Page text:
Text for video abstract of 'Tinnitus: at a crossroad between phantom perception and sleep'
Hello, welcome to this video abstract of the review article titled ‘Tinnitus: at a crossroad between phantom perception and sleep’ published in Brain Communications. My name is Linus Milinski, and I am first author of the article. In this work we bring together recent developments in the fields of tinnitus and sleep research and, in conclusion, propose a new perspective on the interaction between auditory phantom percepts and natural brain state dynamics.
Subjective tinnitus is the perception of a constant phantom sound generated by the brain. Often this comes in form of a persistent ringing or hissing percept. To give you an impression, here is a brief audio clip of what tinnitus can sound like. Please be aware that the audio clip may be unpleasant or triggering for people who have tinnitus. [tinnitus sample is played] Tinnitus affects about 15% of the world population and can be a debilitating condition that is associated with sleep problems depression, and anxiety.
While the cause of tinnitus is not always known in individual cases, the most common triggers are considered to be intense noise exposure such as in a live concert or any form of hearing loss.
Most often, tinnitus is associated with some form of hyperexcitability or spontaneous hyperactivity in multiple brain regions. And while the auditory system is often strongly involved in producing this aberrant activity, we know now that actually many brain areas show altered activity in tinnitus. This image on the left shows only a subset of regions affected. It has been suggested that it is this global representation of tinnitus in the brain that makes it such a salient percept and debilitating condition.
[Slide 4 (panel titled ‘Sleep’ appears)]
However, there is another situation where the brain shows rather widespread alteration of spontaneous activity. And this is during sleep. In particular during NREM sleep, the state we spend most time in while we are sleeping, the brain produces this very stereotypical, slow, oscillating activity, that spreads across the cortex. Importantly, this slow-wave activity is present across many regions involved in tinnitus. This spatial overlap between tinnitus activity and sleep oscillatory activity has important implications.
[Slide 5 (brain cartoon on the right changes)]
First, it could explain why interrupted sleep is such a common symptom in tinnitus patients. While a normal brain is able to express widespread sleep-like activity, a tinnitus brain might show these persistent hotspots of aberrant activity. The intense interconnectivity of the cortex could then lead to a widespread effect of this hot spot on brain wide activity and also to an interference with sleep in a substantial manner.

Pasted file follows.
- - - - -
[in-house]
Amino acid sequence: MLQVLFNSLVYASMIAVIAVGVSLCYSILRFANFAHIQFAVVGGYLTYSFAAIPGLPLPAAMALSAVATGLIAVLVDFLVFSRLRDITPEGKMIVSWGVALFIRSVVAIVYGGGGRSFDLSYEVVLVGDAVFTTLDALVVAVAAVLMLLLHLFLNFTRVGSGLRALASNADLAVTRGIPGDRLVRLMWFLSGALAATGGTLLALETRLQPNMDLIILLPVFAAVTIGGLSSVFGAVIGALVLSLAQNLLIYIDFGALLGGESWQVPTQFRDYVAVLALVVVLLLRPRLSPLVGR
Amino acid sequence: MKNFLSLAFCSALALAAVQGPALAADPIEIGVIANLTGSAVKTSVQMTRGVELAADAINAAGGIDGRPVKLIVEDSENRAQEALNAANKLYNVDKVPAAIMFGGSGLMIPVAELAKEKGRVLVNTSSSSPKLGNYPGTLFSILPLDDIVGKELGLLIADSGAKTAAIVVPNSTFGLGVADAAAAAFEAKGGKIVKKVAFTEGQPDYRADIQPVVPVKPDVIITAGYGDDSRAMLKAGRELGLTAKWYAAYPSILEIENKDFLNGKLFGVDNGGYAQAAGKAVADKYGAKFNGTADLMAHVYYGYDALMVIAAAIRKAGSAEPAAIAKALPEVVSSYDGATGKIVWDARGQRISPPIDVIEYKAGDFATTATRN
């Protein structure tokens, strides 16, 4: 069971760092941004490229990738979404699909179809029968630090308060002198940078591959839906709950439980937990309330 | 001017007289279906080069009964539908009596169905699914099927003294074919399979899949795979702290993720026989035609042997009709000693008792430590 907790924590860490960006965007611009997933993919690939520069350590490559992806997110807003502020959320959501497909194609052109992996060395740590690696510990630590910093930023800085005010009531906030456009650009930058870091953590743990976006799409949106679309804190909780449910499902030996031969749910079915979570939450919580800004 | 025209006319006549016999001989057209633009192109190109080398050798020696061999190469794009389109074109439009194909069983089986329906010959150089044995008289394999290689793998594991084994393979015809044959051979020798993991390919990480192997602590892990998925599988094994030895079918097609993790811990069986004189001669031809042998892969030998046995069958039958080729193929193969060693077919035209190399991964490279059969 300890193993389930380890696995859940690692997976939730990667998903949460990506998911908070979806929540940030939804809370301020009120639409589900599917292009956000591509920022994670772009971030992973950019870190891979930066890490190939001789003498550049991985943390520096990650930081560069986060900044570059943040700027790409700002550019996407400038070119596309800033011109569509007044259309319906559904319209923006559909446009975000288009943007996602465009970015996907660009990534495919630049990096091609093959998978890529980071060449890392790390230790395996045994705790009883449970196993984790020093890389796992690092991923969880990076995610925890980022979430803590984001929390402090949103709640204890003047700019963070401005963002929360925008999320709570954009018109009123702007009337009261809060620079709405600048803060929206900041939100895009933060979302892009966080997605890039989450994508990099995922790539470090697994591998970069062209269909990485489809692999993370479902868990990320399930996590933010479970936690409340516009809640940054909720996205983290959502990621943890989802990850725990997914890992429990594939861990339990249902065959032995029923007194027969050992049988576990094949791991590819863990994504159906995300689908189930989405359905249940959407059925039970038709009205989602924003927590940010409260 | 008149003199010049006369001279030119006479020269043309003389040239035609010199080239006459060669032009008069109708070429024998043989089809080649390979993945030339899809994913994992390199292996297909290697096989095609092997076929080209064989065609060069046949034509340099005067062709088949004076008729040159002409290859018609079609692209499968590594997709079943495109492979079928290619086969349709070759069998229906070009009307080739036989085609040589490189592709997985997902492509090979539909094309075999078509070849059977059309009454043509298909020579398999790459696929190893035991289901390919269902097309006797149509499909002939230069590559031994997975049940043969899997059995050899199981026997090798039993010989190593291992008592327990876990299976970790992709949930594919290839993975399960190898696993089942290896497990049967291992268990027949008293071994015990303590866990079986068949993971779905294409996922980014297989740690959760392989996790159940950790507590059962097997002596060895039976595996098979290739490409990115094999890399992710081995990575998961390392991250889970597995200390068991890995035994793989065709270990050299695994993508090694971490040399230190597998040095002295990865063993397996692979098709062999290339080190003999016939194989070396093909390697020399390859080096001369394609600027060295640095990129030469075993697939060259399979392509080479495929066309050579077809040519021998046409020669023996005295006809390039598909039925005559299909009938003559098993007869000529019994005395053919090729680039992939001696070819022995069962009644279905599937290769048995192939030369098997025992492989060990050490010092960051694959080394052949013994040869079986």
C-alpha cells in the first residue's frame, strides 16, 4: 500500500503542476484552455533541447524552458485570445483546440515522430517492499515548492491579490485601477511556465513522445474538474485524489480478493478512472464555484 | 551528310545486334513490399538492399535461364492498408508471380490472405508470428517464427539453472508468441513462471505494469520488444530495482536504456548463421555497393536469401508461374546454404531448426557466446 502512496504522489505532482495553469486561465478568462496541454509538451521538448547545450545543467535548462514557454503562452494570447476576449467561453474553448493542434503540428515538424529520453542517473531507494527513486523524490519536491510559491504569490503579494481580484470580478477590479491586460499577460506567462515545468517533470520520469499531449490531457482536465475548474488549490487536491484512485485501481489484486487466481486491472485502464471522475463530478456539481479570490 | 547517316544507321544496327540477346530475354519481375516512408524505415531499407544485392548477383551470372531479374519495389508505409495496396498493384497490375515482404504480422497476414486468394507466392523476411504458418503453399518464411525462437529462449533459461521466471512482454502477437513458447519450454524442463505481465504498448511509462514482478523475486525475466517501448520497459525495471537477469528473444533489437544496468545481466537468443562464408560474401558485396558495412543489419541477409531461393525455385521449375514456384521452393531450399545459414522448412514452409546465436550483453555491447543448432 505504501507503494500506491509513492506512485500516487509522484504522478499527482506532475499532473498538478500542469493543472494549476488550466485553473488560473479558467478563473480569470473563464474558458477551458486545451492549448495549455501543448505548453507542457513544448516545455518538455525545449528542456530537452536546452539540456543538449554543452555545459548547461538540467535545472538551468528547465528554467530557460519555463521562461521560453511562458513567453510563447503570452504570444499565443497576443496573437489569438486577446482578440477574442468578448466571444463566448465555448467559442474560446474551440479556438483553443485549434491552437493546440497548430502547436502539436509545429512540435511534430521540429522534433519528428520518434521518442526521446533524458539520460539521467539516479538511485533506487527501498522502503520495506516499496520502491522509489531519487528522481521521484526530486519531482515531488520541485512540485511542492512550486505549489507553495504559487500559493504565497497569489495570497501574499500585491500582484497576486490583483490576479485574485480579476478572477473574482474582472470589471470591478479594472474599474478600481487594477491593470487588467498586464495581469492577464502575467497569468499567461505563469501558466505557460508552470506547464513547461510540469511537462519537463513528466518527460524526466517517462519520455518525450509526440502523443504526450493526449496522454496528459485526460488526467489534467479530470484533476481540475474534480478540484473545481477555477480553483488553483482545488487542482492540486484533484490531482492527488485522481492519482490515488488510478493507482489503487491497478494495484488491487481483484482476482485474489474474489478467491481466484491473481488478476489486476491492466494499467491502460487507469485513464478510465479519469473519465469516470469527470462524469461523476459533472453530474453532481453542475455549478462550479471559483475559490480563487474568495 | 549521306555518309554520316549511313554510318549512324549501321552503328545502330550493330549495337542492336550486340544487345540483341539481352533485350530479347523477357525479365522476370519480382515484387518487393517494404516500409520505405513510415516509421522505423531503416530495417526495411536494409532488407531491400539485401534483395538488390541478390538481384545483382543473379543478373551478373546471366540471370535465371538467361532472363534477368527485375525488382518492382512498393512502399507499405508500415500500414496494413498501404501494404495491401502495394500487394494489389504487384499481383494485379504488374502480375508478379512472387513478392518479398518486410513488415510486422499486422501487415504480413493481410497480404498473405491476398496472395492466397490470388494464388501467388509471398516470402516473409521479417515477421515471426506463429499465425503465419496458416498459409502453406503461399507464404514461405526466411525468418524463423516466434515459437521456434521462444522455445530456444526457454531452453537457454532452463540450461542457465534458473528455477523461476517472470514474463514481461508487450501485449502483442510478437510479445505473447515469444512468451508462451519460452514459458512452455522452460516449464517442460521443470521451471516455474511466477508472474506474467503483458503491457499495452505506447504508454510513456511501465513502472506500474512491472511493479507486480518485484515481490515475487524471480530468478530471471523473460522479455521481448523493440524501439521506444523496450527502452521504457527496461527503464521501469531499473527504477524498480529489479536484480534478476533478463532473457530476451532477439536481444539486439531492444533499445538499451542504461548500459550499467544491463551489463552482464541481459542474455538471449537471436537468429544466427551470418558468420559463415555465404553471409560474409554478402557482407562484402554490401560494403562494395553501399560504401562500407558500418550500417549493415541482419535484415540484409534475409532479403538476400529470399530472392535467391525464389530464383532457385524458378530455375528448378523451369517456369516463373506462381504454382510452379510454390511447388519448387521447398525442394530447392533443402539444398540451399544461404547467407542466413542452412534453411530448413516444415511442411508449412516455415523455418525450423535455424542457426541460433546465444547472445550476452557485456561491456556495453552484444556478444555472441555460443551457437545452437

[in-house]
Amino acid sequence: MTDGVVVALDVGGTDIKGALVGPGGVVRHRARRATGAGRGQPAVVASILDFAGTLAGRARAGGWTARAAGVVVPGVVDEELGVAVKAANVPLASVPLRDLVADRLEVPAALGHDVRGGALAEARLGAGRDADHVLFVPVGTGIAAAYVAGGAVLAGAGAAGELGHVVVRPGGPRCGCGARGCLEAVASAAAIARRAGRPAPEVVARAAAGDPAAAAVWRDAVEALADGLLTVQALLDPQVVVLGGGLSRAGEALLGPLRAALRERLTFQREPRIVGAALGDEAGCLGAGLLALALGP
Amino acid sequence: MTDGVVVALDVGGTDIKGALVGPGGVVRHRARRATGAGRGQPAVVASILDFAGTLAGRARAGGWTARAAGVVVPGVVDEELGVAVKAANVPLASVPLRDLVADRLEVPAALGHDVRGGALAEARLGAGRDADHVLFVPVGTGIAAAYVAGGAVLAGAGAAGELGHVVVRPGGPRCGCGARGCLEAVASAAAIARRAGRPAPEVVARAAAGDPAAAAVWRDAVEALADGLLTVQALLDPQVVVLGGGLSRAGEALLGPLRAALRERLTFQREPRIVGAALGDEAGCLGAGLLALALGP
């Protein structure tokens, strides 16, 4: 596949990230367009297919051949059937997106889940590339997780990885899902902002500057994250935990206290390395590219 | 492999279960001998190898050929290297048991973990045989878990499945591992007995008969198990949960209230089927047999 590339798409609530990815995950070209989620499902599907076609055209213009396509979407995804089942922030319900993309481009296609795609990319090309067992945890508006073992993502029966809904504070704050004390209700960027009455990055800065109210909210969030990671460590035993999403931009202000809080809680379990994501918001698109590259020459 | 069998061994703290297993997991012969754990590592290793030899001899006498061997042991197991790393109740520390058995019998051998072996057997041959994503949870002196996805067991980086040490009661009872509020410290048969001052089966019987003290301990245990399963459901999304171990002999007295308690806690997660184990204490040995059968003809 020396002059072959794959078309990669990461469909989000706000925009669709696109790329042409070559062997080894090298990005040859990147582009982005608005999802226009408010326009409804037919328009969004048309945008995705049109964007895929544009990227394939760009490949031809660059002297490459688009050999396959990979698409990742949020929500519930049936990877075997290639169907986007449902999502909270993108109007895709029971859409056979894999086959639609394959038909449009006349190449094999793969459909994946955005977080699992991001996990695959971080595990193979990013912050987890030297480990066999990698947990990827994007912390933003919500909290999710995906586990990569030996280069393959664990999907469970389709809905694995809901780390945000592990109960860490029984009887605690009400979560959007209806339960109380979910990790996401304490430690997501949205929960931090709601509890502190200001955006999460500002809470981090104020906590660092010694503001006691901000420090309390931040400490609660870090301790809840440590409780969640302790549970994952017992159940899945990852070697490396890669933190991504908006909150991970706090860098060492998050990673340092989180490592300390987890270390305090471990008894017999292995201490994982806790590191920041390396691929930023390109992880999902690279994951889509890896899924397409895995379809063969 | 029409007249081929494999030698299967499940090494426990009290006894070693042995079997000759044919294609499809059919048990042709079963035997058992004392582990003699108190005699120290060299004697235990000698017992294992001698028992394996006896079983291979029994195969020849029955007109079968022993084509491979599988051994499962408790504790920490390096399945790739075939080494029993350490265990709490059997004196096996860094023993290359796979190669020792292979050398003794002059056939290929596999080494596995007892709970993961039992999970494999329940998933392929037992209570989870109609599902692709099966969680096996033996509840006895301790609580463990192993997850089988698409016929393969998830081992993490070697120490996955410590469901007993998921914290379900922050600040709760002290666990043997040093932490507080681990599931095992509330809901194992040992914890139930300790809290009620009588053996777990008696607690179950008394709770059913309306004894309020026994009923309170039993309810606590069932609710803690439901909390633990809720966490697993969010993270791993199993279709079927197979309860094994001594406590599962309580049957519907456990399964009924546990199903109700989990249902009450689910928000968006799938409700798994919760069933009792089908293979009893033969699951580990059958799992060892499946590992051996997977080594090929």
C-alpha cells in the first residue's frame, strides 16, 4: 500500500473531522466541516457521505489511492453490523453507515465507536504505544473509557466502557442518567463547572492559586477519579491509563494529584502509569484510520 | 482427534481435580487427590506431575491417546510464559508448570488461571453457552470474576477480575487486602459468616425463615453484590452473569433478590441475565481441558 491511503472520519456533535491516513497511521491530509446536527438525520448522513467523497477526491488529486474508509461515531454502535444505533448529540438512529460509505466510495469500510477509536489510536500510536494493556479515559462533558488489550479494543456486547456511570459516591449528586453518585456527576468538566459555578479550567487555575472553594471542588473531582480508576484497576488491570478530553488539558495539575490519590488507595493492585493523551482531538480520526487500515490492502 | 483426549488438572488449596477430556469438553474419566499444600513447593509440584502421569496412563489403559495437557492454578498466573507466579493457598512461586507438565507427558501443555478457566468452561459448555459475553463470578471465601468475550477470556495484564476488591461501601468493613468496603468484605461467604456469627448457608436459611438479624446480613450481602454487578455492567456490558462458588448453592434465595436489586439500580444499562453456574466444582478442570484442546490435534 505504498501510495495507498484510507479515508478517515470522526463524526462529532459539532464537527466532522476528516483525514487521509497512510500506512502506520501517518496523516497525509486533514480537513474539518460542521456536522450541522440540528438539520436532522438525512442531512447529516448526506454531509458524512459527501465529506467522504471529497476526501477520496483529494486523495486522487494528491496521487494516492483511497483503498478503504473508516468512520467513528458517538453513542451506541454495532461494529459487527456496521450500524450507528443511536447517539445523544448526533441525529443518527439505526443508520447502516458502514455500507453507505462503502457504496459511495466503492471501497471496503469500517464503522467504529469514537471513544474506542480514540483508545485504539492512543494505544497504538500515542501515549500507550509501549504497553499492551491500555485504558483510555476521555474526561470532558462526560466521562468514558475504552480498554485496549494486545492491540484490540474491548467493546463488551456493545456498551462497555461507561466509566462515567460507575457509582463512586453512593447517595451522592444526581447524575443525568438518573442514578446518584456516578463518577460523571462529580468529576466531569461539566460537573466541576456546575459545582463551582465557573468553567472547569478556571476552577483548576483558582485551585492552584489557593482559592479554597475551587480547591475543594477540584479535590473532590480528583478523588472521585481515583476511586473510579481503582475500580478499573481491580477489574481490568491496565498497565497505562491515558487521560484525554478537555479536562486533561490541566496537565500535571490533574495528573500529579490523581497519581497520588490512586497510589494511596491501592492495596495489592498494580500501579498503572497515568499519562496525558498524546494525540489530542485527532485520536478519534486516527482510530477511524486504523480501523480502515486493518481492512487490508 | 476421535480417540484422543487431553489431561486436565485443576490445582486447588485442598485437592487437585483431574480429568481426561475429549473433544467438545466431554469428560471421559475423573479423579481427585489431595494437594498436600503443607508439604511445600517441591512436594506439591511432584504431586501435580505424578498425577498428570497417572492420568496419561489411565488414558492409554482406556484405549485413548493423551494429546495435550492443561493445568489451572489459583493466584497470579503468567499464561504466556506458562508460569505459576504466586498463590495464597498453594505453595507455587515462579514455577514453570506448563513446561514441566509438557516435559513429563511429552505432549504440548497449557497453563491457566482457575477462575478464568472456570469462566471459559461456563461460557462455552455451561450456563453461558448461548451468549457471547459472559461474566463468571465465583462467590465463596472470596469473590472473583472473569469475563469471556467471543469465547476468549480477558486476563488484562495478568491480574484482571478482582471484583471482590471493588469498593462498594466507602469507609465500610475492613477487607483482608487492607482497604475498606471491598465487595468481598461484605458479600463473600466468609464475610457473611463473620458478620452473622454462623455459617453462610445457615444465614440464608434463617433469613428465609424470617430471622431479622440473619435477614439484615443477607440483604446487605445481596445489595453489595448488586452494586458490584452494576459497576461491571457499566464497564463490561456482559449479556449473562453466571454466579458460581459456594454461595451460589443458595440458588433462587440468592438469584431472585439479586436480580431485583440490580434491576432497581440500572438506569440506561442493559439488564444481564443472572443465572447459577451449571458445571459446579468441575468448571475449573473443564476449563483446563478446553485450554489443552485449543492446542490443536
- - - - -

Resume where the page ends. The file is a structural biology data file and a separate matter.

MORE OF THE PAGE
[Slide 6 (brain cartoon displays ‘Zzzz…’)]
On the other hand, if the sleep drive is very high, for example after a period of extended wakefulness, there is evidence to suggest that aberrant activity could be, to a degree, suppressed.
In other words, it is possible that there is a dynamic interaction between the expression of NREM slow-wave activity and tinnitus-related activity in the brain. Specifically, tinnitus activity might be reduced during intense NREM sleep. But as sleep pressure decreases and with it the drive of the brain to express slow-wave activity, aberrant brain activity could regain its potential to affect the brain on a wide scale as observed during wakefulness in tinnitus patients.
In this review, we describe the mechanisms underlying such a putative interaction between sleep and tinnitus-related activity, based on brain activity on the level of single neurons up to that of the whole brain.
Finally, the spatial overlap between brain regions where activity is modulated by sleep and by tinnitus might have an additional implication. It is now widely appreciated that the formation of persistent tinnitus requires plasticity in central brain regions. And some of the plasticity processes thought to be underlying tinnitus formation are known to be consolidated during sleep. In this review we are describing how sleep could be connected to long-term tinnitus formation and development.
We hope that this new perspective on sleep and tinnitus will stimulate discussions on harnessing natural variations in brain state to understand phantom percepts generated by equally spontaneous activities. We describe how bringing together sleep and tinnitus research could lead to a new target for understanding tinnitus and for developing treatments based on known methods of sleep manipulation. With that, I want to thank my Co-authors and the funding bodies that supported this work, in particular the royal national institute for deaf people. Thank you for your attention and for your interest in our work.